Meet Camila - our youth field organizer in Raleigh, North Carolina, who is turning 17 this August and going into her senior year of high school. Her family is from Guerrero, Mexico y Collantes Mexico and she is proud to be the first generation of her gente here. She has become an expert in using social media to find Latinxs across NC and engaging young leaders in creative ways.
When did you first become aware of social/political issues in the US?
In seventh grade I was assigned a project on women’s inequality in the workplace. I learned that women were being paid less and asked my mom about her experiences. And I was shocked that she had. My stepdad was paid more than her even though they had the same job and she had worked there years before him. He was given many more opportunities compared to my mom and eventually she ended up quitting. Over the years, I started noticing the sexism that is so deeply ingrained in our community through machismo. As I learned more and had similar experiences myself, I’ve realized that the same people who want to keep me down push me to speak louder. Yes I’m a mujer, I deserve to be heard.
What motivates you to do organizing work?
I want NC to be a place where Latinxs can find community — where we can belong, rely on each other, and be united. Through organizing that’s how it’s done. You get experience listening to what’s going on with our gente and offer community care. You hear relief in their voice when they realize that their experiences are important to you. So often they’ve been put down for not speaking English or working a low wage job, but through organizing we get to say “Hey, I’m here. I’m listening. I know what’s going on and I want to help.” In the future I want there to be more unity in North Carolina where we support each other to fight important issues, like ICE, machismo, and racism. We’re here, we’re proud and we’re going to create change for our gente.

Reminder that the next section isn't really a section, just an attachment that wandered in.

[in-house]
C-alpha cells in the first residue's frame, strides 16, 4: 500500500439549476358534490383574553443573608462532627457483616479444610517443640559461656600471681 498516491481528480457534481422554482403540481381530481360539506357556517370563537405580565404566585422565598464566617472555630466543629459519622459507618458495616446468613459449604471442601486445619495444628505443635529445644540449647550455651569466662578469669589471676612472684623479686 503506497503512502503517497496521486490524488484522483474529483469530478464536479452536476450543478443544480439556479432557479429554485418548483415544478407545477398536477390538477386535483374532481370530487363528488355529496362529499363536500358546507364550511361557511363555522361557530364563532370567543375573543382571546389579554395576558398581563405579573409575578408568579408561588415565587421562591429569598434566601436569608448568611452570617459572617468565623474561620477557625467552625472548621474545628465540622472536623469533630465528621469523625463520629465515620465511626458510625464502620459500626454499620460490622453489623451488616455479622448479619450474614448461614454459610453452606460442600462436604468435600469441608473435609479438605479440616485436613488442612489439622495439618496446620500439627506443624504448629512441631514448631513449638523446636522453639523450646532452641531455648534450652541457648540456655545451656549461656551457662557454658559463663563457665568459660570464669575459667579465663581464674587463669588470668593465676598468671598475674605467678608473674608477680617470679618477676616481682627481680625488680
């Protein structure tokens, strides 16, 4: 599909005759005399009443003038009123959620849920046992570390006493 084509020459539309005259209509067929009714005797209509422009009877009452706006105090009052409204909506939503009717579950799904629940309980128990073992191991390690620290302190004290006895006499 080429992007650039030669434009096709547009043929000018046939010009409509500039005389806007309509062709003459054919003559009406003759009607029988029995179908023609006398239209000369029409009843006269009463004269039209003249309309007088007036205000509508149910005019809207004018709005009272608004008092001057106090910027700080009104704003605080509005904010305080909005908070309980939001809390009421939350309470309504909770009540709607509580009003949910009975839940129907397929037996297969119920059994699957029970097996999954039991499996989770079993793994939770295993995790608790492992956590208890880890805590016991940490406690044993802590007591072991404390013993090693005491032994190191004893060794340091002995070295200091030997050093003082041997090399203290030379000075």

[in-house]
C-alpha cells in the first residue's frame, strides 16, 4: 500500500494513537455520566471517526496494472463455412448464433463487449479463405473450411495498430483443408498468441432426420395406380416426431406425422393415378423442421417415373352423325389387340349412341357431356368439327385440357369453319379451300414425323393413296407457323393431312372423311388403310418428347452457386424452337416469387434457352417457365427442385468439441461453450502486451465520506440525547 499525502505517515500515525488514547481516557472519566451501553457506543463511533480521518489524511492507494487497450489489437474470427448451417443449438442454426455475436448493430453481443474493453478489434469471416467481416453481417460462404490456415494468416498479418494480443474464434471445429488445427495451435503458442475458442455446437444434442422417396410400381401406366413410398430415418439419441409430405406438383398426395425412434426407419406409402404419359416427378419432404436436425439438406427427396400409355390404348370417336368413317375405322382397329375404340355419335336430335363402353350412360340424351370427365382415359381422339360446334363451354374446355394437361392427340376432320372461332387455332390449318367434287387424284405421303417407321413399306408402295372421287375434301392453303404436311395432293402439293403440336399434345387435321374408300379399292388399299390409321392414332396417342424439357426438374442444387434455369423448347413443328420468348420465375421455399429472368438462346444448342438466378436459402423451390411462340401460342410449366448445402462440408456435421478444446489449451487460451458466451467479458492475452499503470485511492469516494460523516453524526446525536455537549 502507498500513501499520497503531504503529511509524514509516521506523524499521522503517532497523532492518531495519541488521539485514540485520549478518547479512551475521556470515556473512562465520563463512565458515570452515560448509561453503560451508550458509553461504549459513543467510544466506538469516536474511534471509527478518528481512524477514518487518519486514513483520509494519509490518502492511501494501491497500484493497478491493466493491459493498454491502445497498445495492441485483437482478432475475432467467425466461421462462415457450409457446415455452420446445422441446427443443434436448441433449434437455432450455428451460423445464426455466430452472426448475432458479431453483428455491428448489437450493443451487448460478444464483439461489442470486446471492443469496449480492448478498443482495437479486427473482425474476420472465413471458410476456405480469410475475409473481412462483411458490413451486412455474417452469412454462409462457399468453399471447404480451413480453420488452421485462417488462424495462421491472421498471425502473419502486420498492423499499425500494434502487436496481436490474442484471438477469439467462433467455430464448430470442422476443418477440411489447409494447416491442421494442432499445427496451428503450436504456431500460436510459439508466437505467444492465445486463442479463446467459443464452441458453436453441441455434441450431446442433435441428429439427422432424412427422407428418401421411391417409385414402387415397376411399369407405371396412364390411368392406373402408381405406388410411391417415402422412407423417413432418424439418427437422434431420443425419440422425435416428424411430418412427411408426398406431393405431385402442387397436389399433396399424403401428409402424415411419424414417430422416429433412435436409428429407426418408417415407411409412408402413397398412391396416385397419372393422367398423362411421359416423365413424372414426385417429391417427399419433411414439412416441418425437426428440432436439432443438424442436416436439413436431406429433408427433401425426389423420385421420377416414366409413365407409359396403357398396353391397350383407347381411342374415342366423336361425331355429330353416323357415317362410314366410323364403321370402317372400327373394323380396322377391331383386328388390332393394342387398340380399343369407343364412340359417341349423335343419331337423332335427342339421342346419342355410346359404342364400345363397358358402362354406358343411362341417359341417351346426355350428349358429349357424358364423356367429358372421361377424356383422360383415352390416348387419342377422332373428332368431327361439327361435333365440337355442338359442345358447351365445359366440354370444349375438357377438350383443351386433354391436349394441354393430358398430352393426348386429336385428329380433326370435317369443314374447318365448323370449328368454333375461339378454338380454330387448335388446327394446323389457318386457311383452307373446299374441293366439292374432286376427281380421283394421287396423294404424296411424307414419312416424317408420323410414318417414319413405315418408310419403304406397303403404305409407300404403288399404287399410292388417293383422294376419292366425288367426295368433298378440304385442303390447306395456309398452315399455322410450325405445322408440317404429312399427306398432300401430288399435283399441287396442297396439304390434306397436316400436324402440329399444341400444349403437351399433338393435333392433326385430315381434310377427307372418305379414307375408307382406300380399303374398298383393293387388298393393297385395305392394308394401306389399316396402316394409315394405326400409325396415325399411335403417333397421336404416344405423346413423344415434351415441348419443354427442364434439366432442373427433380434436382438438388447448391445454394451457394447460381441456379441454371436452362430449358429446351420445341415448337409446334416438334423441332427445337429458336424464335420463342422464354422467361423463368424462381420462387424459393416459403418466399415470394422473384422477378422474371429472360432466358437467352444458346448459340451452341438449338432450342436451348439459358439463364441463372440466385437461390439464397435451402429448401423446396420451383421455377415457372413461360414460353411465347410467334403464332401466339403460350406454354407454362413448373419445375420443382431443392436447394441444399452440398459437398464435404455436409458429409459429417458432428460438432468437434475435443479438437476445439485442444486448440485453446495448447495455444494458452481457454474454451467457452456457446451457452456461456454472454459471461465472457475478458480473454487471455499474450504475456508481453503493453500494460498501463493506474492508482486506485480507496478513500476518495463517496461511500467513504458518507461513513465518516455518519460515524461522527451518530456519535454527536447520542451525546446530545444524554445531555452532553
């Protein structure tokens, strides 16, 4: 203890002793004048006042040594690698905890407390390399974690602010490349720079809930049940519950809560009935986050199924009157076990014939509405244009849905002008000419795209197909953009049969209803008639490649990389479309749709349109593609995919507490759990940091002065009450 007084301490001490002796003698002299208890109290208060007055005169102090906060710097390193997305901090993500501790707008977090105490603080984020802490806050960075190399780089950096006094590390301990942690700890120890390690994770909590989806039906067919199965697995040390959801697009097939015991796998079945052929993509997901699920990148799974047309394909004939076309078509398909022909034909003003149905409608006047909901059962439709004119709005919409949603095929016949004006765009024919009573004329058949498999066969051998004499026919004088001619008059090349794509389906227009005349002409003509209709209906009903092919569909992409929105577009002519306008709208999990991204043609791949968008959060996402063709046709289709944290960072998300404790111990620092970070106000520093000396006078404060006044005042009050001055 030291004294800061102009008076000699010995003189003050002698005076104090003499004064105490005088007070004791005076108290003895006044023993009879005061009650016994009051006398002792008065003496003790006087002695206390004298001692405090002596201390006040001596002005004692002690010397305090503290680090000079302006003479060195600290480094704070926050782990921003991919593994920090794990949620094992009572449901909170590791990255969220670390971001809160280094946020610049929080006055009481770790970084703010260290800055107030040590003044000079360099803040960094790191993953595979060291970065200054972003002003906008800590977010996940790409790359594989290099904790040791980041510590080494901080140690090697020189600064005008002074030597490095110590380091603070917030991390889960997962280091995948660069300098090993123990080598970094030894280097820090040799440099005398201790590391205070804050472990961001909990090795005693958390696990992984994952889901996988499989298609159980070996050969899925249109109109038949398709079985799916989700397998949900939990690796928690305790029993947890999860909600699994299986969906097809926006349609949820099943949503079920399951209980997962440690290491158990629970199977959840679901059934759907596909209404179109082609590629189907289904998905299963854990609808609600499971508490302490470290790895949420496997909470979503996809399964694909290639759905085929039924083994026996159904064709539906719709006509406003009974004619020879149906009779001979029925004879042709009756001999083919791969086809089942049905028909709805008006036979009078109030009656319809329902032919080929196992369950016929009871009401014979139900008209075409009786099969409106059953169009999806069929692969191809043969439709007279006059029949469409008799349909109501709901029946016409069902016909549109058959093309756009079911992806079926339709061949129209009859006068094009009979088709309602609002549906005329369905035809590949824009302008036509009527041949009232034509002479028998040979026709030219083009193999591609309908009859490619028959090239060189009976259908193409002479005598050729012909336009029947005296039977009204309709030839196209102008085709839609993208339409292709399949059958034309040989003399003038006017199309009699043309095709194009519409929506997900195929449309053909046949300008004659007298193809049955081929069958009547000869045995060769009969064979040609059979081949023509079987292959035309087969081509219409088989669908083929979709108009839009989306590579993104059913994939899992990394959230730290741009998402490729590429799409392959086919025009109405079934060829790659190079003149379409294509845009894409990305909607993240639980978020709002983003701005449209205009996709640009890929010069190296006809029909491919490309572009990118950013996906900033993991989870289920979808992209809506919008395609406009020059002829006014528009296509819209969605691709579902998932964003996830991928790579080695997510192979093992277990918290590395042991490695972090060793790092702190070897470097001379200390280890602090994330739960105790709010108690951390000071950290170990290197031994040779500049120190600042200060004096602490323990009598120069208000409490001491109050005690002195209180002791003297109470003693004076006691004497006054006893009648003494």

What encouragement do you have for Latinxs who want to get involved but have never done this work?
If you want to become more active but feel overwhelmed know that you’re not alone. There are so many of us coming together to make change. The work that you do with us will not only benefit our gente in the future but it will build you up too. It takes courage for things to change. I have been able to build my own confidence by educating on the issues and getting out of my comfort zone. But in the end, it’s better to say that you did something, rather than watch the movement pass you by.
Why do you want to register our gente to vote in NC?
I want to show everyone that Latinxs can make a difference and that our vote counts. When doing voter registration with another group, I heard an organizer say, “I keep getting a lot of Spanish speakers but I don’t speak Spanish so there’s nothing I can do.” The response they got was “Ok, just separate them out and don’t worry about it.” In this case I was able to step in, but I keep thinking about other spaces where there aren’t Latinxs and how our gente are getting passed over. That’s why I’m working really hard with Mijente to make sure that Latinxs can and will be registered to vote this year.
With the work and time we’re putting into this, we’re saying “Fine, we got our gente and we don’t need you.”
What are you most hopeful to achieve through organizing in NC?
I’m looking forward to a future where Mijente endorses and supports a Latina Mijente member to run for a local or state race in North Carolina. The current leaders don’t really represent me or who I am — and we need more of our gente as leaders so that they can block corrupt politicians from making decisions that damage our communities. What AOC is doing in Congress I want to happen here. She’s helped many of us realize how corrupt the system can be and she’s not backing down from taking it on. That’s why I’m so happy about organizing and educating our gente. We’re coming together and building power so that we’re ready when our time comes.